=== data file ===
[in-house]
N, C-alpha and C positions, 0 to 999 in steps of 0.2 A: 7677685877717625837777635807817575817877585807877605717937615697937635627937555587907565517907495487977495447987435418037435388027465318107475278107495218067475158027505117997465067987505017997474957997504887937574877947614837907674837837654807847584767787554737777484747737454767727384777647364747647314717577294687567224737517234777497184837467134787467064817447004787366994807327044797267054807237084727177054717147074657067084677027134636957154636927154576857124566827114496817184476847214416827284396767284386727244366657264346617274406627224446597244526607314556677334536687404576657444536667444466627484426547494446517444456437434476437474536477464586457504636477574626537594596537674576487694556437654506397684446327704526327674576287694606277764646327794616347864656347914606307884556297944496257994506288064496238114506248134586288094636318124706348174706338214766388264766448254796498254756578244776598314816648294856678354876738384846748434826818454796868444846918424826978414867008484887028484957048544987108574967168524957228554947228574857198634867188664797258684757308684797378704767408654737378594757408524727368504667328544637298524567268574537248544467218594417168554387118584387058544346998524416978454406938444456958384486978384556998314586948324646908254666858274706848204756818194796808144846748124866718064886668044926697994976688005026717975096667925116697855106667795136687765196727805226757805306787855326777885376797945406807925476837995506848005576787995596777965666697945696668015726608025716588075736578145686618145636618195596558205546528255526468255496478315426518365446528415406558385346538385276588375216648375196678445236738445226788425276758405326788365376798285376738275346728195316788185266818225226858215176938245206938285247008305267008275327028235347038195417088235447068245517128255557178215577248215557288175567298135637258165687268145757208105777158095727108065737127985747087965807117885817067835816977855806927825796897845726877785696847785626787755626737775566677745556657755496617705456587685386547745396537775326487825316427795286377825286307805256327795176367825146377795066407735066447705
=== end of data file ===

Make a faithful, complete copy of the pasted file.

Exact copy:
[in-house]
N, C-alpha and C positions, 0 to 999 in steps of 0.2 A: 7677685877717625837777635807817575817877585807877605717937615697937635627937555587907565517907495487977495447987435418037435388027465318107475278107495218067475158027505117997465067987505017997474957997504887937574877947614837907674837837654807847584767787554737777484747737454767727384777647364747647314717577294687567224737517234777497184837467134787467064817447004787366994807327044797267054807237084727177054717147074657067084677027134636957154636927154576857124566827114496817184476847214416827284396767284386727244366657264346617274406627224446597244526607314556677334536687404576657444536667444466627484426547494446517444456437434476437474536477464586457504636477574626537594596537674576487694556437654506397684446327704526327674576287694606277764646327794616347864656347914606307884556297944496257994506288064496238114506248134586288094636318124706348174706338214766388264766448254796498254756578244776598314816648294856678354876738384846748434826818454796868444846918424826978414867008484887028484957048544987108574967168524957228554947228574857198634867188664797258684757308684797378704767408654737378594757408524727368504667328544637298524567268574537248544467218594417168554387118584387058544346998524416978454406938444456958384486978384556998314586948324646908254666858274706848204756818194796808144846748124866718064886668044926697994976688005026717975096667925116697855106667795136687765196727805226757805306787855326777885376797945406807925476837995506848005576787995596777965666697945696668015726608025716588075736578145686618145636618195596558205546528255526468255496478315426518365446528415406558385346538385276588375216648375196678445236738445226788425276758405326788365376798285376738275346728195316788185266818225226858215176938245206938285247008305267008275327028235347038195417088235447068245517128255557178215577248215557288175567298135637258165687268145757208105777158095727108065737127985747087965807117885817067835816977855806927825796897845726877785696847785626787755626737775566677745556657755496617705456587685386547745396537775326487825316427795286377825286307805256327795176367825146377795066407735066447705